I think that knowing that you can craft a ruling in the moment instead of knowing all the intricacies of rules is key to success of a GM. And in 5E D&D, in particular, this is something that is brought up often. It's one of the big things that the DM should try and remember above all other things. Knowing this approach and relying on static elements like Character stats and DCs will get you pretty far as a DM.I think GMing is different from playing, in ways that tend to make it more difficult (or at least more complex, which isn't exactly the same thing). The GM is, in many games, the final authority on the rules for that table, which implies an expectation to at least know the indices, if not the entire books. While the players are usually responsible for one character each (sometimes players run multiple characters), the GM is responsible for the world. Even in a published adventure, the GM needs to keep straight what is going on offstage, and know what a given NPC's motivations are, and where things are in the neighborhood and in the world. Some people will find the complexity more daunting than others, some will find it more difficult than others.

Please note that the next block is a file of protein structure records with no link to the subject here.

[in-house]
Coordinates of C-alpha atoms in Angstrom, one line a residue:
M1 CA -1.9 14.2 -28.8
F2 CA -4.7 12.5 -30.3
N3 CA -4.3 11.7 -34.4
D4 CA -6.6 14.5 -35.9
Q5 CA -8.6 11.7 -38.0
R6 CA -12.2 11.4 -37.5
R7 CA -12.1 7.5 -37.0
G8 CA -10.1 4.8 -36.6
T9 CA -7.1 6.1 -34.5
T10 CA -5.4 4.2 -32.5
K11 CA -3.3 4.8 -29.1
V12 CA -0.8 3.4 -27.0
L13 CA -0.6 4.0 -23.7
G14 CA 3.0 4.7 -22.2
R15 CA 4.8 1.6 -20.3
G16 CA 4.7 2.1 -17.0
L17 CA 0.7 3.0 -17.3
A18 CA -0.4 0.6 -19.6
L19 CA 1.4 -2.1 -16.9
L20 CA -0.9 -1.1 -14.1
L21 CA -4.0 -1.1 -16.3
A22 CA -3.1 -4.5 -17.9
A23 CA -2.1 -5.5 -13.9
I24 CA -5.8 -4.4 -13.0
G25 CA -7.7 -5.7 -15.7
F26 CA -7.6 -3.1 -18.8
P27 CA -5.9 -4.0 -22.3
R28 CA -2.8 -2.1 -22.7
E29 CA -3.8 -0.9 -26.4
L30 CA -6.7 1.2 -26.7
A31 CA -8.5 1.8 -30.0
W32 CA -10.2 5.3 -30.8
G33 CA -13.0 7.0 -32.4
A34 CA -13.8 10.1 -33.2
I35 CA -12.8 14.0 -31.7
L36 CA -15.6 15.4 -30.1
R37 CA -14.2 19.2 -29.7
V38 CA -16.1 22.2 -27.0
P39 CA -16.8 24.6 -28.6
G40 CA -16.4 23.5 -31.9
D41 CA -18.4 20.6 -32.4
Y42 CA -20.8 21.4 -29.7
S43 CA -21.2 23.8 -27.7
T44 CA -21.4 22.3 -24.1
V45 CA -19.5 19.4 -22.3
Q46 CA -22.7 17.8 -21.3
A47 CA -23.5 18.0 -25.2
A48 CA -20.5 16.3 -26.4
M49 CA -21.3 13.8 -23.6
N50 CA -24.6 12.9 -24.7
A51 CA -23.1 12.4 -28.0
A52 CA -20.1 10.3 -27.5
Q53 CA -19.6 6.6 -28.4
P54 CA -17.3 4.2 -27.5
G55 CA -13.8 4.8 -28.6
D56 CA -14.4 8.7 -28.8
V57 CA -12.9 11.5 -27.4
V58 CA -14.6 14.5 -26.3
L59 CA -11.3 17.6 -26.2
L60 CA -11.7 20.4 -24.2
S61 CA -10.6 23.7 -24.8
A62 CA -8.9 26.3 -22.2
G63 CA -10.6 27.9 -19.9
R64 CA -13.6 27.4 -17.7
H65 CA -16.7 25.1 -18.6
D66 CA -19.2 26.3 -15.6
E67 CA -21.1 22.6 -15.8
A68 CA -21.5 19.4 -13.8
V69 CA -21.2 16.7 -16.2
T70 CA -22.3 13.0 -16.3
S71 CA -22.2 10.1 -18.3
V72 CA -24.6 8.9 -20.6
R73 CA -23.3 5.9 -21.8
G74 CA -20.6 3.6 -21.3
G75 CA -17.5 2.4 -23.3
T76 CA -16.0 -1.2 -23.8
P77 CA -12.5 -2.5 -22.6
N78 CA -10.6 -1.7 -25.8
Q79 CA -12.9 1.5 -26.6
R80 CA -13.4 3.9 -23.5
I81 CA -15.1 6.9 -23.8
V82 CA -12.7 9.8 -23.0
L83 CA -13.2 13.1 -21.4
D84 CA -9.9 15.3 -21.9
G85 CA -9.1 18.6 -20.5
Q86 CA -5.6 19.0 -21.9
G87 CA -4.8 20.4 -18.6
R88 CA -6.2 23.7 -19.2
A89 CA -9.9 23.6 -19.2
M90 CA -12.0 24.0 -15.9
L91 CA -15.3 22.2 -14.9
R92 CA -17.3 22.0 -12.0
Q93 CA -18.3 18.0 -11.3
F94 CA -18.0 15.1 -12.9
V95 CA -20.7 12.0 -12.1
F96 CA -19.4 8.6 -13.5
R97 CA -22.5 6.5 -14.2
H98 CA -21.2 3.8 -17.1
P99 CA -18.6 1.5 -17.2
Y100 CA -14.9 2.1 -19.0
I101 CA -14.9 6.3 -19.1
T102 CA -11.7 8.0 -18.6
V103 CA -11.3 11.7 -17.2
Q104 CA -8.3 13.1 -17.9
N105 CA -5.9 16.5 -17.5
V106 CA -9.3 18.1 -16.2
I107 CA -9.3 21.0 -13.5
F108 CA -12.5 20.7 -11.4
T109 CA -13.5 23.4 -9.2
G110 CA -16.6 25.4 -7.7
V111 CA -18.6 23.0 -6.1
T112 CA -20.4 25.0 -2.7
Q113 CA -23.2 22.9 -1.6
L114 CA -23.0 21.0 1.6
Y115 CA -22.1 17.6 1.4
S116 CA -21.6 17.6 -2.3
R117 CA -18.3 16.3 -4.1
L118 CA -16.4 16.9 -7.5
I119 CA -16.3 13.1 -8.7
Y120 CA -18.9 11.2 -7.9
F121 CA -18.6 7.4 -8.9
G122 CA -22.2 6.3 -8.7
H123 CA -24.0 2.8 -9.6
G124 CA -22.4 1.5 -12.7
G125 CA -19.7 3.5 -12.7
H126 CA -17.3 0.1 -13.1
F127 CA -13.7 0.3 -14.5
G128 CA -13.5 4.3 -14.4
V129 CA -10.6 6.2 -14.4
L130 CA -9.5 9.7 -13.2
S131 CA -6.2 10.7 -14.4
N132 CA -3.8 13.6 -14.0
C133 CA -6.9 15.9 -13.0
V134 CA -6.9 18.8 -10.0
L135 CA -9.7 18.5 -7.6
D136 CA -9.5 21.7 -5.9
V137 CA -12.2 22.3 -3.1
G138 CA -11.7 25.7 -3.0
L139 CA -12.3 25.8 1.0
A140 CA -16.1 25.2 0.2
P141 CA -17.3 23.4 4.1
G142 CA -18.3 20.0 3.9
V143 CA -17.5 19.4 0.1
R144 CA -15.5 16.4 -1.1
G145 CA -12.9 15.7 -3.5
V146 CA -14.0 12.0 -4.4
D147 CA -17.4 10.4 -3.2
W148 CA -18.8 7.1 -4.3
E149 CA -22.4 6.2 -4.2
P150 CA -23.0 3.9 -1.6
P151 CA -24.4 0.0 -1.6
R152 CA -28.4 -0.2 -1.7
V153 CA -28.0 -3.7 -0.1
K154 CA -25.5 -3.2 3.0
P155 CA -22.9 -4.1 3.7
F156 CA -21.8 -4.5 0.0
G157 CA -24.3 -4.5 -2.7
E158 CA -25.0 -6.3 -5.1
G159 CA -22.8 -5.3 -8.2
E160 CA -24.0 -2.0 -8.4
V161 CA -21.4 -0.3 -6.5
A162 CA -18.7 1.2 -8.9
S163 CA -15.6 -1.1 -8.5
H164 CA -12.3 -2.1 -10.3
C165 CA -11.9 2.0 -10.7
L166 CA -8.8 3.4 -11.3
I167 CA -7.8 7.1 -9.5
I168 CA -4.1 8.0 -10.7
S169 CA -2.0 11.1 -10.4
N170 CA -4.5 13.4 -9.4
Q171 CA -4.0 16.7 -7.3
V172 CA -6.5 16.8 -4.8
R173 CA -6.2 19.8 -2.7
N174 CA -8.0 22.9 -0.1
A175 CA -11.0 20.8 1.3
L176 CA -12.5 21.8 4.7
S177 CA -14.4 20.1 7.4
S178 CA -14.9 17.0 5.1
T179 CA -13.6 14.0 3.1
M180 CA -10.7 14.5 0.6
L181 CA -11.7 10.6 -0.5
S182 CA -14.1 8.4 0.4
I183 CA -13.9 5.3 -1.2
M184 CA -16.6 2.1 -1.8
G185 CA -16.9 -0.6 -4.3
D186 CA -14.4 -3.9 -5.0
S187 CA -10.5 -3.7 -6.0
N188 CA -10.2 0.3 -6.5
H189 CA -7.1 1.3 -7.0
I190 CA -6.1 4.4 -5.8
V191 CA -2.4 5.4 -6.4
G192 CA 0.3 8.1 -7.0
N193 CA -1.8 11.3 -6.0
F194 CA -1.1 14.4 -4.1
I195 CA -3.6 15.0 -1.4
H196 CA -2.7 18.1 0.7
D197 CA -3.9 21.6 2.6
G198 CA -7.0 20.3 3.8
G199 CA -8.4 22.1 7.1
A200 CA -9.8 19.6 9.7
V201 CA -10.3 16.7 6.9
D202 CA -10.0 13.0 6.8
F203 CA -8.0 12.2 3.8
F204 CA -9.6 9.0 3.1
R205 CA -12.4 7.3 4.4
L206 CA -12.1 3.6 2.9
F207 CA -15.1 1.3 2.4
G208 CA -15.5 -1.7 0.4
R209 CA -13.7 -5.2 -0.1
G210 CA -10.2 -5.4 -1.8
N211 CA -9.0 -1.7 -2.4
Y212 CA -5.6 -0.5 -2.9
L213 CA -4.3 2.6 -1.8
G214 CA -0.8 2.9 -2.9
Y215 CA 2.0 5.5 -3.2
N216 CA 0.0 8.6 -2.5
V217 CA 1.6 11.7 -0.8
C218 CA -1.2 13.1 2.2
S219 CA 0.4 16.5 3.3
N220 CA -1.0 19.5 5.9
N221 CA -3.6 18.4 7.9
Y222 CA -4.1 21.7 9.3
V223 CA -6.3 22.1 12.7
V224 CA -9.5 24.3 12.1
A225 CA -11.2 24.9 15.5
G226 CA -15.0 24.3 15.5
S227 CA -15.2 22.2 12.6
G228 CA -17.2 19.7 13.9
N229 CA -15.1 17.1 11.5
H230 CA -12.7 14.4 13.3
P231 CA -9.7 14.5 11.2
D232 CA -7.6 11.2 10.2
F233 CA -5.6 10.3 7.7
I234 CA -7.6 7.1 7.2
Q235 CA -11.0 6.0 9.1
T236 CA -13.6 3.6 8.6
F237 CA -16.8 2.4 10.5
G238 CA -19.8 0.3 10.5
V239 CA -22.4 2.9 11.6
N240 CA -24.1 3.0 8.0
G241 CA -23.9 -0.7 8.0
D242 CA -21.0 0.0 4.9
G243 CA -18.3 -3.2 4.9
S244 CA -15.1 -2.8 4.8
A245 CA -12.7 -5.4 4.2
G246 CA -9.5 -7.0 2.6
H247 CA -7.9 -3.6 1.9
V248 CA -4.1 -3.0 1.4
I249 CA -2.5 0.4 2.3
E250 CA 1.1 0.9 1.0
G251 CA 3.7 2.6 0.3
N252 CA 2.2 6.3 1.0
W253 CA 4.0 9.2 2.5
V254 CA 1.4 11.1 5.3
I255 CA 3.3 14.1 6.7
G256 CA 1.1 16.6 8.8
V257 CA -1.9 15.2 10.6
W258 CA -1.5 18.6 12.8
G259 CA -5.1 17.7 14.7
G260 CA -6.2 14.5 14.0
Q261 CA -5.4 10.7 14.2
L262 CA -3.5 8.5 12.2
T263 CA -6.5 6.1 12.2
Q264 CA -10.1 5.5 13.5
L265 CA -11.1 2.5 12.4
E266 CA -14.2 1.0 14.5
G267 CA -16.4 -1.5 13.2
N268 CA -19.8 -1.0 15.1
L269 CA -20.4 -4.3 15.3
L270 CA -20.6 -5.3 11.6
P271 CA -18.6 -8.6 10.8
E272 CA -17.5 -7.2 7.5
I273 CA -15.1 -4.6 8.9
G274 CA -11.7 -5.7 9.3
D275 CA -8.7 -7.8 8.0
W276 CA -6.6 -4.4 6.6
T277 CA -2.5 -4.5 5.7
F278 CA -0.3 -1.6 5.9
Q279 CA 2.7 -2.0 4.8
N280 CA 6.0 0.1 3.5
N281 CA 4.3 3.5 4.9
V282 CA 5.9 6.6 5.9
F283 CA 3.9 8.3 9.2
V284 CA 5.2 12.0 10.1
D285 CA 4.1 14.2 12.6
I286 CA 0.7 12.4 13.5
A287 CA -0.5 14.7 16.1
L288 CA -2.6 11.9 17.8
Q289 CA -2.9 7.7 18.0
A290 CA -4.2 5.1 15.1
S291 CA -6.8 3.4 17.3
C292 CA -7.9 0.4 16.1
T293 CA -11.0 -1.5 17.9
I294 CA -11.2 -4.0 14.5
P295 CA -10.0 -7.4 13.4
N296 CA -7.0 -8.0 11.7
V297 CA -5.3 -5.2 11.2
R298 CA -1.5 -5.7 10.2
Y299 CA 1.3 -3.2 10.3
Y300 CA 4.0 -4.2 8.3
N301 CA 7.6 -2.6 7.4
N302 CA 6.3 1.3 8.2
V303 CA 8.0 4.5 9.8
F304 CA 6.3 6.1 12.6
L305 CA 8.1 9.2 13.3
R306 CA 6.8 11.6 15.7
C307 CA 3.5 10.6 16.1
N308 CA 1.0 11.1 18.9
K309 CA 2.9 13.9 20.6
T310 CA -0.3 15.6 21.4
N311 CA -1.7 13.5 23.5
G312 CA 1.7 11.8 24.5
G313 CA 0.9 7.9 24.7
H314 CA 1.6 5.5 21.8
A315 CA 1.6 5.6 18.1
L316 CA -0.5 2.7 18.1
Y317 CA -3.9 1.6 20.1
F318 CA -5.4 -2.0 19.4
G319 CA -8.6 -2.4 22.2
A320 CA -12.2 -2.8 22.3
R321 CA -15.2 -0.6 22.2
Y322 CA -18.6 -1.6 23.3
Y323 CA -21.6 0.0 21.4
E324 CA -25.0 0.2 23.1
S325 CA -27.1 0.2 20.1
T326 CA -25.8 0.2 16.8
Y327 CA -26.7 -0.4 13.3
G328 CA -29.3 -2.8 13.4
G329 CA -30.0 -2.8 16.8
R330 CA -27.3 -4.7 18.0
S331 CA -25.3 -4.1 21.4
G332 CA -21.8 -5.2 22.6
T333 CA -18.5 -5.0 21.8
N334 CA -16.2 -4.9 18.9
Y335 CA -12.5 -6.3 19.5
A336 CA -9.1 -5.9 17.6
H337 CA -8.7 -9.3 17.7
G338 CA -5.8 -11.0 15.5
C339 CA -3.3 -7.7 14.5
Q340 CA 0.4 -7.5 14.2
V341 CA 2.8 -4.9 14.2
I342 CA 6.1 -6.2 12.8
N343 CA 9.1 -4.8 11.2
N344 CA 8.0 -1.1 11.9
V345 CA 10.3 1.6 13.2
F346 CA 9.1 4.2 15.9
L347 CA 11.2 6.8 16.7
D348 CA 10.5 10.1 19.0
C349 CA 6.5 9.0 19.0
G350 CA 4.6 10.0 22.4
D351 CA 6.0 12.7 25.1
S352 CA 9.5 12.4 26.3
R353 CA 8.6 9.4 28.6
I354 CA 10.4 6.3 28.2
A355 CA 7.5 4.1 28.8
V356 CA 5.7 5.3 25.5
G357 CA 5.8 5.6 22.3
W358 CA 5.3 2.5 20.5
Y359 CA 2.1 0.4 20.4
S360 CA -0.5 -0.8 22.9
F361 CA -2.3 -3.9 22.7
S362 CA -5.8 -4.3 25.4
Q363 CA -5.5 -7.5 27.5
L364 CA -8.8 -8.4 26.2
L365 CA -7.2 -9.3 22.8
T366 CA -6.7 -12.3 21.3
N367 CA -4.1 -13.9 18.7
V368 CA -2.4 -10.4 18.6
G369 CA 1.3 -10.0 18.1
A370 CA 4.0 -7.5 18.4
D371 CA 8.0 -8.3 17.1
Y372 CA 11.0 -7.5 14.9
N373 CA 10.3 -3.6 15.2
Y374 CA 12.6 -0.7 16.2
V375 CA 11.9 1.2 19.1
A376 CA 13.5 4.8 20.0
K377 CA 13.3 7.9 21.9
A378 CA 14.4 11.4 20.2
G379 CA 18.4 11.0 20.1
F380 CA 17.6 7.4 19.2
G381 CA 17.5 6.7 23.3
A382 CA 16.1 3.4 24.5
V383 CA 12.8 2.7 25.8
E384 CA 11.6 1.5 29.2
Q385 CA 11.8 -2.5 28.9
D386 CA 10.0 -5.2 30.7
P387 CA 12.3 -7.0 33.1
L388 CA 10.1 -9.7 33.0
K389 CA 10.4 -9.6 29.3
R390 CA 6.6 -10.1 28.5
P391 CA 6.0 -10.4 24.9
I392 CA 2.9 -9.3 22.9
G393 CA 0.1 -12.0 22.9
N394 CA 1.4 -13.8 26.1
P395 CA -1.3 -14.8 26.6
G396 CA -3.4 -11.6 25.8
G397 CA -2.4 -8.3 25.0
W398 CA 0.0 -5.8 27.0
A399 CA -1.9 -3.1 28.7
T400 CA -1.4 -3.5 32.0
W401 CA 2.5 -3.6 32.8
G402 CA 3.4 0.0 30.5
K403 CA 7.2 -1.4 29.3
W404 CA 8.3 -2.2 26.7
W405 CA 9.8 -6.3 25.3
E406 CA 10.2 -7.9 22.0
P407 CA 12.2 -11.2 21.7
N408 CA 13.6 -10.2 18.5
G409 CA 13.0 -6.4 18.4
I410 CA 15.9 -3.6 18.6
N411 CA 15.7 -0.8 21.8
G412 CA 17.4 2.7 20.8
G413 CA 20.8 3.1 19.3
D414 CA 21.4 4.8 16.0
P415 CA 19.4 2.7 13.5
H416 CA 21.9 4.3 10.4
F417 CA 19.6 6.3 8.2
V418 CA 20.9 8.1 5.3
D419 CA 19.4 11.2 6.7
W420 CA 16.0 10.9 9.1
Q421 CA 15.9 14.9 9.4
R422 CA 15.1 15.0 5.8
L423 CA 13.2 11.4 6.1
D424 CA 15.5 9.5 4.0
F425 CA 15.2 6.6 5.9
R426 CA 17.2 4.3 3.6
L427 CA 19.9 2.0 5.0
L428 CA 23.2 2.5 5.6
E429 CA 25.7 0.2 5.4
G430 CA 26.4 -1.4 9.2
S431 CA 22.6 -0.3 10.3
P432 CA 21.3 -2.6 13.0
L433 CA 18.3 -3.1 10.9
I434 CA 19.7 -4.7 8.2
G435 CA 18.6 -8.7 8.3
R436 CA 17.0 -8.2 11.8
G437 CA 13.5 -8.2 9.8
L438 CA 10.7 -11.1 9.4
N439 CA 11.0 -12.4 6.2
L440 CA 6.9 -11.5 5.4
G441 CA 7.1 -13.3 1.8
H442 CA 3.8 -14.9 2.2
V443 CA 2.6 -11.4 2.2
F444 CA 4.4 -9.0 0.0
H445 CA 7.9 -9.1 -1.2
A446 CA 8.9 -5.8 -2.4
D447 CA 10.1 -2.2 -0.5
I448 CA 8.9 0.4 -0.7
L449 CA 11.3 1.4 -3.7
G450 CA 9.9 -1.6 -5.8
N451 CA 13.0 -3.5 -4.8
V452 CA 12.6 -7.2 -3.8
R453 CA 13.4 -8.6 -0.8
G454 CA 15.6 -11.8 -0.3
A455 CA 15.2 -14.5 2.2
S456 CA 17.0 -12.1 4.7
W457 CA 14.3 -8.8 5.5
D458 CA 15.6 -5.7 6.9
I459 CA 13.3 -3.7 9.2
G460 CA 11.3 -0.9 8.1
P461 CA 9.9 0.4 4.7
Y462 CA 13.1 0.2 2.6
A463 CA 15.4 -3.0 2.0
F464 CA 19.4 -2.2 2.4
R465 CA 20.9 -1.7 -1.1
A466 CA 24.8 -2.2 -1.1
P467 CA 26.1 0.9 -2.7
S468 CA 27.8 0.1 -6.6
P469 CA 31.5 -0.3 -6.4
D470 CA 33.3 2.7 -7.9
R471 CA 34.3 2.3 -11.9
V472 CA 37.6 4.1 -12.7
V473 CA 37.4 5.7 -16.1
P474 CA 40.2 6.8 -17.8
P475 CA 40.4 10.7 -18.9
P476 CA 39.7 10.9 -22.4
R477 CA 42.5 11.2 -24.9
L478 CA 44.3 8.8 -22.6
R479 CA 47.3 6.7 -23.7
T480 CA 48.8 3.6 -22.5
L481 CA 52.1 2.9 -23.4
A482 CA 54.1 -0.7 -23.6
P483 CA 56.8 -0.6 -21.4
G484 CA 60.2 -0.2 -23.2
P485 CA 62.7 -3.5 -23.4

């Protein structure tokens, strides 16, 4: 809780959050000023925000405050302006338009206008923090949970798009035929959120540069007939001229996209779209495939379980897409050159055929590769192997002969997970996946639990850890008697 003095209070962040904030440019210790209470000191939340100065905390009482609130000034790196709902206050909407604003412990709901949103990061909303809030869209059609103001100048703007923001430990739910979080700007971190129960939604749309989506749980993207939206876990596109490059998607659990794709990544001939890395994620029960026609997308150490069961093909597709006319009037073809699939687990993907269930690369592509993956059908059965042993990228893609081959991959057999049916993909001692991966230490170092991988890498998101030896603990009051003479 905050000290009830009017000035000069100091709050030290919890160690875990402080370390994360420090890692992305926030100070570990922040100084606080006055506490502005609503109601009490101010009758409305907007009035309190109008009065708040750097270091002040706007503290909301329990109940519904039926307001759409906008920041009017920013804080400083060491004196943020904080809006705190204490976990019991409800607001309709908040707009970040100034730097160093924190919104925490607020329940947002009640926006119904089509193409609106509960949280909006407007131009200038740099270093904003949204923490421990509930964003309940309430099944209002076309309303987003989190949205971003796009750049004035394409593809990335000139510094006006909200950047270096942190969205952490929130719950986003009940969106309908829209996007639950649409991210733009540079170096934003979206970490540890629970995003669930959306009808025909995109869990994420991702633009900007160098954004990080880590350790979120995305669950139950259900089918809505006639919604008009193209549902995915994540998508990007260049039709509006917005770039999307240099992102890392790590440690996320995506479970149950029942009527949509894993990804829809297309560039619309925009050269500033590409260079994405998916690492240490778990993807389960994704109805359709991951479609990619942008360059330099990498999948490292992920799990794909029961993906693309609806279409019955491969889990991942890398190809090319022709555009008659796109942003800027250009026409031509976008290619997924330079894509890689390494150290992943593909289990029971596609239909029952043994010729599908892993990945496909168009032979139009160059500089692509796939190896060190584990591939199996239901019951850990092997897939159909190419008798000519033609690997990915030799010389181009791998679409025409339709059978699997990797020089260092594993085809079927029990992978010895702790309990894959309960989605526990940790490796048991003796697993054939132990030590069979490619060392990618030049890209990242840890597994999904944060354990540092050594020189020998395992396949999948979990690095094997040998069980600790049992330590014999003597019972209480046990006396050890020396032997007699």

I agree with you that the GM typically has more to do than a player. This is why I advocate offloading some of the non-DM-essential tasks to others.
I understand the sentiment, but I think that framing it this way creates a dichotomy that's unnecessary. The role of player and GM are equally important, as the game cannot occur without either (except in games that have been crafted with that in mind, like Fiasco or similar games). The fact that there's almost always more than one player and almost always only one GM is what shifts that balance a bit.The players do not typically have the same level of responsibility for the game as the GM does. However, I would certainly agree the players do have some responsibility and they're certainly important.
Related, having a game with the best GM ever might still fall flat if the players are simply going through the motions and not bringing any creativity or energy to the game. Flipping that, all the energy and creativity in the world on the part of the players can only do so much if the GM is simply going through the motions.